A friend of mine is a part-time magistrate in Sullivan County, New York. He often hears cases of hasidic men being caught with prostitutes. Moreover, he tells me that the cases of STDs among hasidim in Sullivan County is surprisingly consistent with county-wide infections overall. I was shocked. Many in the frum community are unaware of this, which is unfortunate because it is a serious public health issue. My question: How can these men -- who wouldn't dream of having relations with their wives while nidah -- consort with non-Jewish prostitutes? Isn't a non-Jewish woman also in the class of a nidah? Are they thinking, "if Yehudah could go to a prostitute, it's OK?". I believe that their behavior is 100% wrong, but I understand that some offer a "halachic" rationale for their illicit behavior. What, if anything, could they possibly argue?
The premise of your question seems to be that ostensibly religious people never sin, which is obviously absurd. These men are sinners, who are acting in violation of Jewish law, and if their behavior ever became public knowledge, it would scandalize their communities.
The simple reality is that sexual immorality is not, and never has been, exceptional or unusual. Sexual sin exists in every human society, and the Orthodox Jewish world is no exception. Maimonides writes (Hil. Issurei Biah 22:18-19):
There is nothing in the entire Torah that is more difficult for the majority of people to separate themselves from than sexual misconduct and forbidden relationships. ... You will never find a community that does not have some people who are promiscuous regarding forbidden relationships and prohibited sexual conduct.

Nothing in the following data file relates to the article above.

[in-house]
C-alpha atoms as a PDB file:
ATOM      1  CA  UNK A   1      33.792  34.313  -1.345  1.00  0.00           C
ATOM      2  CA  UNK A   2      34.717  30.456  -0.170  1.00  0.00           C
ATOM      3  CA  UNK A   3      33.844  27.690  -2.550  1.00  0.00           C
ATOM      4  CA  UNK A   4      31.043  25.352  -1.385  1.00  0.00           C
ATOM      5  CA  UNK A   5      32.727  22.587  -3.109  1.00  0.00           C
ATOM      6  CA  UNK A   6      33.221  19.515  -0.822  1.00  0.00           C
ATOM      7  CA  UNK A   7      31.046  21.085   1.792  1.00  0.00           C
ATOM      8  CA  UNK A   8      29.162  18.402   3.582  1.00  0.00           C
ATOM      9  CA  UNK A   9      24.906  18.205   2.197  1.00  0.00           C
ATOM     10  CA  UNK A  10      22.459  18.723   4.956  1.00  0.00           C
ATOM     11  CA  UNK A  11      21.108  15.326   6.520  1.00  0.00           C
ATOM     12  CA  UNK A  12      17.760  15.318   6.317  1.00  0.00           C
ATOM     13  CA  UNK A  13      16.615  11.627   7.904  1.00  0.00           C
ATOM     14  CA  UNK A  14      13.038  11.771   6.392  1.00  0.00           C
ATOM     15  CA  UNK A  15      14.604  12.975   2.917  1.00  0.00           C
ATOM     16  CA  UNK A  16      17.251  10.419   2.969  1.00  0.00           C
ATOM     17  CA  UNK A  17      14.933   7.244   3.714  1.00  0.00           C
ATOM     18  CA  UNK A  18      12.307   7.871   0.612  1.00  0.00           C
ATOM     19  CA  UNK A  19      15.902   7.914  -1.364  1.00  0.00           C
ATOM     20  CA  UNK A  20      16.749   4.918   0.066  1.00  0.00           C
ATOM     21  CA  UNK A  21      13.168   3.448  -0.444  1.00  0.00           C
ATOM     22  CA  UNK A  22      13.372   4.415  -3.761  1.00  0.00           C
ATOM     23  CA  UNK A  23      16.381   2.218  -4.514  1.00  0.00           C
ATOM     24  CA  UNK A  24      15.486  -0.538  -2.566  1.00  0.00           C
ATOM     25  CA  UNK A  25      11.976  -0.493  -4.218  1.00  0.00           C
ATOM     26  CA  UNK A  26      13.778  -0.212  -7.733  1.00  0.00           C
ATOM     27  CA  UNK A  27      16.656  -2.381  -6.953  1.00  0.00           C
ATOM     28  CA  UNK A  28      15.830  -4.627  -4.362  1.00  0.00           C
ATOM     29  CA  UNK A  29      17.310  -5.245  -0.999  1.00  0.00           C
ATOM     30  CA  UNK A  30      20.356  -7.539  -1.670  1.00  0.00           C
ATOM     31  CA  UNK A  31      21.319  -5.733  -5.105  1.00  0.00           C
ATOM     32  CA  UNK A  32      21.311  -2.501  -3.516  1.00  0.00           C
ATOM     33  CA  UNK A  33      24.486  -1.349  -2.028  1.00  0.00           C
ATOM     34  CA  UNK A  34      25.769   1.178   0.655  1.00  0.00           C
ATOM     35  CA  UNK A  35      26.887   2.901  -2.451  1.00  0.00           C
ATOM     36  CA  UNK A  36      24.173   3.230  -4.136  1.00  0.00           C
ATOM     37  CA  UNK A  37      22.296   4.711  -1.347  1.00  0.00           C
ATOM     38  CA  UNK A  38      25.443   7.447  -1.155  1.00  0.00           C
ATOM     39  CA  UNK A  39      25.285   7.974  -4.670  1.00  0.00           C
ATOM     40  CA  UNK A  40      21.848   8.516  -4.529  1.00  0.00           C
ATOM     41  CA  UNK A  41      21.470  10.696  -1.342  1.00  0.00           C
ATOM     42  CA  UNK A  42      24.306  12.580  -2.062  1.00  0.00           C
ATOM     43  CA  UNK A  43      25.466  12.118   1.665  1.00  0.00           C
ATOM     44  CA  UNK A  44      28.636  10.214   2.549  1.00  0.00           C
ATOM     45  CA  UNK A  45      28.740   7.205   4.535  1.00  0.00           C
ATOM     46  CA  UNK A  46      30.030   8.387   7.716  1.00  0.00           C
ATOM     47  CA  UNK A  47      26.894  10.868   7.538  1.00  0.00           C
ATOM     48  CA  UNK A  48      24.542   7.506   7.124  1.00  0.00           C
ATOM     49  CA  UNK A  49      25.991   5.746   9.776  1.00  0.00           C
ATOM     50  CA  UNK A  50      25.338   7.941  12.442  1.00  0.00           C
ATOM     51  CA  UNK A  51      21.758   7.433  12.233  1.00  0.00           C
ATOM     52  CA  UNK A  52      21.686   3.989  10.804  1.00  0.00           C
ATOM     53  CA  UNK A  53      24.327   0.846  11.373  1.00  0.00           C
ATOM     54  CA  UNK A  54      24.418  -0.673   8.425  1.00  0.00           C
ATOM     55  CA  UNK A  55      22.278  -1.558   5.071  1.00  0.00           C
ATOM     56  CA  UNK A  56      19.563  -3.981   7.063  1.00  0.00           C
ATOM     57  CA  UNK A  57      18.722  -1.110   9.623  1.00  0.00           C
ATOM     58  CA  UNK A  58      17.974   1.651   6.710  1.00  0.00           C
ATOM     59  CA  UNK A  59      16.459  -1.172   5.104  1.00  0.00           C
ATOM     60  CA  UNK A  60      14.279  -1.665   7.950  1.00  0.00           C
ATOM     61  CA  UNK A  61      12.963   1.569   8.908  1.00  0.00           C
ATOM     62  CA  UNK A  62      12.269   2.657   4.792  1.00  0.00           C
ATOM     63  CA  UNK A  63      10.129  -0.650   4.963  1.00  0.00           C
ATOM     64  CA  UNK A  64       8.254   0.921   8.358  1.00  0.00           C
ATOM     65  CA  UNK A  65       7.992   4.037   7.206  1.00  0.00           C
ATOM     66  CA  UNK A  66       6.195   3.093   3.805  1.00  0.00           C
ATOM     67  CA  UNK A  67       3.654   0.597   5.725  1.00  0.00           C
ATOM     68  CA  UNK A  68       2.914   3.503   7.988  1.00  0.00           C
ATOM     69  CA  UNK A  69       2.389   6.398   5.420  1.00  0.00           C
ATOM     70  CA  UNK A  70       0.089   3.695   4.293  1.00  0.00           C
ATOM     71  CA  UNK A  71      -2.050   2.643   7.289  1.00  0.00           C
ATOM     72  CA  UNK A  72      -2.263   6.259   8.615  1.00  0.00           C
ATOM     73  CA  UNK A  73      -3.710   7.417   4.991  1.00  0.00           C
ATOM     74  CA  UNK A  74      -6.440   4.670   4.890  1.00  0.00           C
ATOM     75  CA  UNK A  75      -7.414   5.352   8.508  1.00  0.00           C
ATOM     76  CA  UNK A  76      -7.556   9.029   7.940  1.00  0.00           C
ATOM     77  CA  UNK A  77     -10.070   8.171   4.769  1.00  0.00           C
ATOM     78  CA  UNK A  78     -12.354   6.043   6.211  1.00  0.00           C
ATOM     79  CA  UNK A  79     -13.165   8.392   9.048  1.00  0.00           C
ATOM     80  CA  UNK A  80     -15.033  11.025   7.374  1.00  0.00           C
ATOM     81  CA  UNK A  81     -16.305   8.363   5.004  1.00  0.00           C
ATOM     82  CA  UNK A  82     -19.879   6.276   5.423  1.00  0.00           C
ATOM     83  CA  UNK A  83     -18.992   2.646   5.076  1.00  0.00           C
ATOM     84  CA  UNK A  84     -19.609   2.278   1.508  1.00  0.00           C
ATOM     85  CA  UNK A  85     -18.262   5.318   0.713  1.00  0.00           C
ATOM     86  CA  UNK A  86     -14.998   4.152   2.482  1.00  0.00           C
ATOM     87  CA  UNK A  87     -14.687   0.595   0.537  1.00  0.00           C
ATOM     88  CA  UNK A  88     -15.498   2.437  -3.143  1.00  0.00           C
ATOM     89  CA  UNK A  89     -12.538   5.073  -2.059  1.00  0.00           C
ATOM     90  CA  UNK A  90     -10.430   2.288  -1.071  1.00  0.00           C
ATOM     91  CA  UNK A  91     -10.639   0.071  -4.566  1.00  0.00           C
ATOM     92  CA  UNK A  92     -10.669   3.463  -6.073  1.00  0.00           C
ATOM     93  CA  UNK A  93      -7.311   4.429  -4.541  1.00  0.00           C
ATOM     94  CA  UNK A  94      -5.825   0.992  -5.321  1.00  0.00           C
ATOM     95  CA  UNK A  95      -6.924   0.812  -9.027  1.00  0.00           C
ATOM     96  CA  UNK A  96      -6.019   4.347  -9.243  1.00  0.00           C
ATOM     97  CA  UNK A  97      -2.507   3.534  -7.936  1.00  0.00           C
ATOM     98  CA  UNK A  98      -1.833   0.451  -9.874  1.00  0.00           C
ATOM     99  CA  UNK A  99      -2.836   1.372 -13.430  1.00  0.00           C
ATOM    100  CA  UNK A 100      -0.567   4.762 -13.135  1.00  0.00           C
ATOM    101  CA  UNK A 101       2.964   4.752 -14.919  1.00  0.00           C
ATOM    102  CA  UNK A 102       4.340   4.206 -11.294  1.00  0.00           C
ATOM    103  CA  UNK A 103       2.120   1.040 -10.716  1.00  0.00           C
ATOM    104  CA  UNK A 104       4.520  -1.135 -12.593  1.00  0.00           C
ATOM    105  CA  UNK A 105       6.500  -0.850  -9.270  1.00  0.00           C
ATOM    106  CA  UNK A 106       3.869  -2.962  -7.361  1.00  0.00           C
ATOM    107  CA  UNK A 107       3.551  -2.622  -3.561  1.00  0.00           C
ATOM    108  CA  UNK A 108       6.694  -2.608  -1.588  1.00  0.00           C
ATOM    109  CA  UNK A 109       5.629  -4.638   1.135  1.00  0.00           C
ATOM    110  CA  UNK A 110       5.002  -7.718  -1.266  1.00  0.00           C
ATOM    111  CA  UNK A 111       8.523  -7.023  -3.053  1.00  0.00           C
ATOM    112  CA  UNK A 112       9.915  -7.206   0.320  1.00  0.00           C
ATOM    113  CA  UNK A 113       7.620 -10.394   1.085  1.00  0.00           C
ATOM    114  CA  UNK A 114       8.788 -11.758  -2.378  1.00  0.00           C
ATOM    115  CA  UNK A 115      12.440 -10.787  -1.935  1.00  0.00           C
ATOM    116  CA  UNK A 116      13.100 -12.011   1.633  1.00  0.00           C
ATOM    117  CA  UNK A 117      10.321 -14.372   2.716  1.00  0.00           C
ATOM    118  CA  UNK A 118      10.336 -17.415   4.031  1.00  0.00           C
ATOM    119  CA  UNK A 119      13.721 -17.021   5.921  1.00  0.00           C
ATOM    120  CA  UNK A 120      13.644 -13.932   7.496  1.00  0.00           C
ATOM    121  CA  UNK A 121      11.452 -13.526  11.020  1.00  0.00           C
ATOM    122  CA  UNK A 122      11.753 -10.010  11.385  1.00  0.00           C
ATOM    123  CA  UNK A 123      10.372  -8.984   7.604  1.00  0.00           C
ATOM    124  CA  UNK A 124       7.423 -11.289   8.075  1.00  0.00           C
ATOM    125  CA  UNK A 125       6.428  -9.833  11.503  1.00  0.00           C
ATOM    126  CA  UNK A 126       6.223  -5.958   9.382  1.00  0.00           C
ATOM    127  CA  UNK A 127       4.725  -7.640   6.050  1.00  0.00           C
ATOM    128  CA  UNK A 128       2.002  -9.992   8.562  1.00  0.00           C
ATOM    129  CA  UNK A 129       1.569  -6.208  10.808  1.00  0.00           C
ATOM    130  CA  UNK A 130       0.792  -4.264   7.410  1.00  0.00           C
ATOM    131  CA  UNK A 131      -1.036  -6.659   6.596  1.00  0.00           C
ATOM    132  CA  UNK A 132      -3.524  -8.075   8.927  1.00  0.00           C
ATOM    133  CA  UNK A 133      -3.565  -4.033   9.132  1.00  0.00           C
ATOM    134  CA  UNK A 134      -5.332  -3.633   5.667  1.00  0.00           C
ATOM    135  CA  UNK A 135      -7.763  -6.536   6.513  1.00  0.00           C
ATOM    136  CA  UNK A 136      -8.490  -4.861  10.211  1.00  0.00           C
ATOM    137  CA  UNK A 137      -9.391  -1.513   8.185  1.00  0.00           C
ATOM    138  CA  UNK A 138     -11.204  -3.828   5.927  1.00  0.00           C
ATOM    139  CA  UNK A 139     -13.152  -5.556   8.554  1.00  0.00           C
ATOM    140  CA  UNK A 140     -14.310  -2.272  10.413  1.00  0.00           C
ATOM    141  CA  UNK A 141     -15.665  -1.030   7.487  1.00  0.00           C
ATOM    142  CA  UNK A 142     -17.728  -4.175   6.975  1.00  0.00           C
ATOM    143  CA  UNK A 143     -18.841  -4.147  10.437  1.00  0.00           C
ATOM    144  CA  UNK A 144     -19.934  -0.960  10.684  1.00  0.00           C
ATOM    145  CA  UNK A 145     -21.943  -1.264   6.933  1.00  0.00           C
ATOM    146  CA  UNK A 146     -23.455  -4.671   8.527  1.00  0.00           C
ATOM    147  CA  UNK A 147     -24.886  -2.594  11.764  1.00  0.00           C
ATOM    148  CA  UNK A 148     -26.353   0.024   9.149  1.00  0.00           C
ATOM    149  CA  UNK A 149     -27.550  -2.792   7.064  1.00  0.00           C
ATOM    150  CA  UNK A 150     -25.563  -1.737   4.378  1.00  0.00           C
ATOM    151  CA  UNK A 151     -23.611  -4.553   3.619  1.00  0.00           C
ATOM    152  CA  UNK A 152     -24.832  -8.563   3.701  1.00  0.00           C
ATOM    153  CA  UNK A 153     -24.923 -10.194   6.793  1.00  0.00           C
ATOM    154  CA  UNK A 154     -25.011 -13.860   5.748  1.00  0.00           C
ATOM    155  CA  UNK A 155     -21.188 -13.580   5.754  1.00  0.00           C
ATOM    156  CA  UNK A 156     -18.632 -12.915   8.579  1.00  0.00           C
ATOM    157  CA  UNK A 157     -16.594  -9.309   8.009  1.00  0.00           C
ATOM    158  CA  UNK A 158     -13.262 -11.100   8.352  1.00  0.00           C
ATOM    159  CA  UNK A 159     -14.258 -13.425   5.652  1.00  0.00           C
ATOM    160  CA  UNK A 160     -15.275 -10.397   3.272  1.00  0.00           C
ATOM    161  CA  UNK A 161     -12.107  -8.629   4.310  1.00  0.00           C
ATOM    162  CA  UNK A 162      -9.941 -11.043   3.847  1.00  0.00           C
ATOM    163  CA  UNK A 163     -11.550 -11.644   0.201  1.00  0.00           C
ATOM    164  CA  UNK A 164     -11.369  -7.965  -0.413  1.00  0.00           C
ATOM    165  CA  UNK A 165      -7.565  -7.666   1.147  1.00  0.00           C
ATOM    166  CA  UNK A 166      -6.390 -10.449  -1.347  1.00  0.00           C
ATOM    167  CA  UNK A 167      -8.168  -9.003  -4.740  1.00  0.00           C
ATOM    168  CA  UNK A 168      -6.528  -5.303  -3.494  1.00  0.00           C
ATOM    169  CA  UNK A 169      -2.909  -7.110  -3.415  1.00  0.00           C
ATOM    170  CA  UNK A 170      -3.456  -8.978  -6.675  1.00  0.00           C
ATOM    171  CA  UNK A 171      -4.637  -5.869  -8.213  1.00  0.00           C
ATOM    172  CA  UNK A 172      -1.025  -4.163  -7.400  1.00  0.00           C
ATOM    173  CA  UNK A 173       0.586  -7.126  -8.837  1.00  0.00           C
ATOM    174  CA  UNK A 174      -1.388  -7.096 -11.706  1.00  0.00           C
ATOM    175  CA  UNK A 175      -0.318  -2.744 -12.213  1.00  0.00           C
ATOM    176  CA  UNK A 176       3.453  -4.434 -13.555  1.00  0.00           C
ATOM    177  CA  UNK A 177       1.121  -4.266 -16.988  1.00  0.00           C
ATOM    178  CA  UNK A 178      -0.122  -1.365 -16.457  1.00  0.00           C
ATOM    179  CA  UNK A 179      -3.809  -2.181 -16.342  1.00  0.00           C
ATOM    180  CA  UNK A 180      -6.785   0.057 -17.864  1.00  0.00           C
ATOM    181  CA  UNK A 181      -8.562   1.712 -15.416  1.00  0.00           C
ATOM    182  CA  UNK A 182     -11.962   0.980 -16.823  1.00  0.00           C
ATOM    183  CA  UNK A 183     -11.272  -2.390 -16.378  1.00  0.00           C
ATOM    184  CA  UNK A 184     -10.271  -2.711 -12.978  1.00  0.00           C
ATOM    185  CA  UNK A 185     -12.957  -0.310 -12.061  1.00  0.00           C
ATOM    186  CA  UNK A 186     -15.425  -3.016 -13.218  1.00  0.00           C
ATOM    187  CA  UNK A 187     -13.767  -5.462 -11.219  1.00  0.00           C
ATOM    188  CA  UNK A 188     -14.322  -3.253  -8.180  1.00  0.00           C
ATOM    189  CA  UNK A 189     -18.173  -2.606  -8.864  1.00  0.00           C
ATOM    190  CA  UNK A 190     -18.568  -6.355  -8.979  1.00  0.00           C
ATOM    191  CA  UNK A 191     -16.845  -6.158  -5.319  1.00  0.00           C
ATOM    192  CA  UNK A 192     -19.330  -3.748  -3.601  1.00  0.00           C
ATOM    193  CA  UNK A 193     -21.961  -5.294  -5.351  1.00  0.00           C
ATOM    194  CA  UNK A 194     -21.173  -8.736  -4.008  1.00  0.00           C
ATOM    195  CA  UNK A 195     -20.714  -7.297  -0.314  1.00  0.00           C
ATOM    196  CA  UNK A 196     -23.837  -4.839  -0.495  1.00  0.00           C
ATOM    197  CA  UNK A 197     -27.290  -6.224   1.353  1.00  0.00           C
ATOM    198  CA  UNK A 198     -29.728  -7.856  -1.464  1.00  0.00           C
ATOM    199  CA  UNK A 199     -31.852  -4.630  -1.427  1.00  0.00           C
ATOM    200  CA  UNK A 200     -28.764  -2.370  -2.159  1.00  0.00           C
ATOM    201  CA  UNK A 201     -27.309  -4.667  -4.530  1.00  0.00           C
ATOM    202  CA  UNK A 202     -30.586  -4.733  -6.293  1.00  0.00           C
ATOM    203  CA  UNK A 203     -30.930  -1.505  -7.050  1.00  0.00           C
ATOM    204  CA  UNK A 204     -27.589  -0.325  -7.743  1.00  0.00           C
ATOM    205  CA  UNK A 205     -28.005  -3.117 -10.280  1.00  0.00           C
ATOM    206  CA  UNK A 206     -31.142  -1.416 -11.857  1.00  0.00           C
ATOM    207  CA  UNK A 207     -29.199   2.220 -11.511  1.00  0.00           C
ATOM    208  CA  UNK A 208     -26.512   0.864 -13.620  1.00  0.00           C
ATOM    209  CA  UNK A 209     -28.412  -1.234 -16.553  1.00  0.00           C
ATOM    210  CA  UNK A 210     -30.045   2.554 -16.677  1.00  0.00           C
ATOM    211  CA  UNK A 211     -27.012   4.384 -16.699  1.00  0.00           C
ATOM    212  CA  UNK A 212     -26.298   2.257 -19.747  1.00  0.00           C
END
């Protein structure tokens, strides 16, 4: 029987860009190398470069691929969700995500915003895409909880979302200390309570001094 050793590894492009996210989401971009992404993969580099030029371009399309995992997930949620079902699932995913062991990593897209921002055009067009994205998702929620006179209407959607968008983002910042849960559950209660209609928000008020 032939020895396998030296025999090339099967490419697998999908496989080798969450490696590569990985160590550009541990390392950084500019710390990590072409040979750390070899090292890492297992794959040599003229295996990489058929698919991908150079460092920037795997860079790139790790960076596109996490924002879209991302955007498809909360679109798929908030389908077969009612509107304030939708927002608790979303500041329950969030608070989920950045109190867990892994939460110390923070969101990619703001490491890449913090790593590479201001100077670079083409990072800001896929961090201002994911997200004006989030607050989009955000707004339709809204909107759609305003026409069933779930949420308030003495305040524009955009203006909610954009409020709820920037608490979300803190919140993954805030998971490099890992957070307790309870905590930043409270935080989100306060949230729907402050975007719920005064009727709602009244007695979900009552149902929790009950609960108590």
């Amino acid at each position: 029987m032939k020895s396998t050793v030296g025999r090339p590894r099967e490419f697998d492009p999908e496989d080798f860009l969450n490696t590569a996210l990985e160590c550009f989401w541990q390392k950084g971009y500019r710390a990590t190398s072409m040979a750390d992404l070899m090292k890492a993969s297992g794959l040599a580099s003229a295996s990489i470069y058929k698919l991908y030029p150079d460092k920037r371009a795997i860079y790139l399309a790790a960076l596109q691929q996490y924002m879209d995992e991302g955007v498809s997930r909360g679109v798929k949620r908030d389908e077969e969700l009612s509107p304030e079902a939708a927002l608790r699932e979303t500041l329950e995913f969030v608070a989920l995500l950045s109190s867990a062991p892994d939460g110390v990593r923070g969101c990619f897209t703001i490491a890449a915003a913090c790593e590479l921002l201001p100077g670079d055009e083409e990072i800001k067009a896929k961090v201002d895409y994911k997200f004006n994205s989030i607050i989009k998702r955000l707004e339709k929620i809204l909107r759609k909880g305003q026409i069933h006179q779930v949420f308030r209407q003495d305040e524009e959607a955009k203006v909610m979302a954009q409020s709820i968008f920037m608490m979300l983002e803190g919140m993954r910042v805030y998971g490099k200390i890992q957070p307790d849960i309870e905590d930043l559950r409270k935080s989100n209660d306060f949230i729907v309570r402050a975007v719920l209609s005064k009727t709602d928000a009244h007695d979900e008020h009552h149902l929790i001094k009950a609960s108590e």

First of all: the behavior you describe is wrong. Let's make that entirely clear.
I can think of two-and-a-half justifications people may use, to better understand the phenomenon (if it truly is a phenomenon).
1a: Halachically speaking, the Biblical prohibition of "nida" per se only applies to Jewish women. (See Rambam Issurei Biah 4:4). (Rabbinically, all gentile women are automatically nida as well, but that's at the rabbinic level.) It would appear that the Torah was focused on conduct within the Jewish community; it was so crazy for someone to go outside it that it never bothered to apply these prohibitions there.
1b: As a corollary, this could (if read sideways through a giant ton of personal bias) lead someone to believe that Judaism only cares about how you deal with other Jews; anything to do with a non-Jew somehow "doesn't count for real." G-d forbid! But I could see how someone could think that.
2: Rabbi Aaron Rakkefet-Rothkoff has suggested that in certain circles of certain Hassidic communities, there is little legitimate room for honest intimacy (at the emotional or physical level) between a husband and wife, due to ideas of "modesty" and "holiness" taken to some rather sharp extremes. Just as the Talmud discusses (with horror) a lifestyle whereby one wife is "for procreation" and one is sterilized and used "for pleasure", a misguided individual could conclude that his respectable, publicly-appropriate wife gives him no opportunity whatsoever for physical enjoyment -- and nor could or should she; therefore he goes for something "on the side."
The remedy for this, obviously, is for the community to validate a strong, two-way relationship (emotional, spiritual, and yes, physical) between spouses. When the Talmud applies "love your peer as yourself" to your spouse, that's a subtle reminder that while that person of the opposite gender has some different laws in Judaism, she is still a human being, and she is still your peer.
Once again I can't begin to defend any such actions (which I hope are rare); but I think this may explain the mentality behind them. And of course, humans are very complex creatures and their desires can lead them into some very strange thinking and behaviors.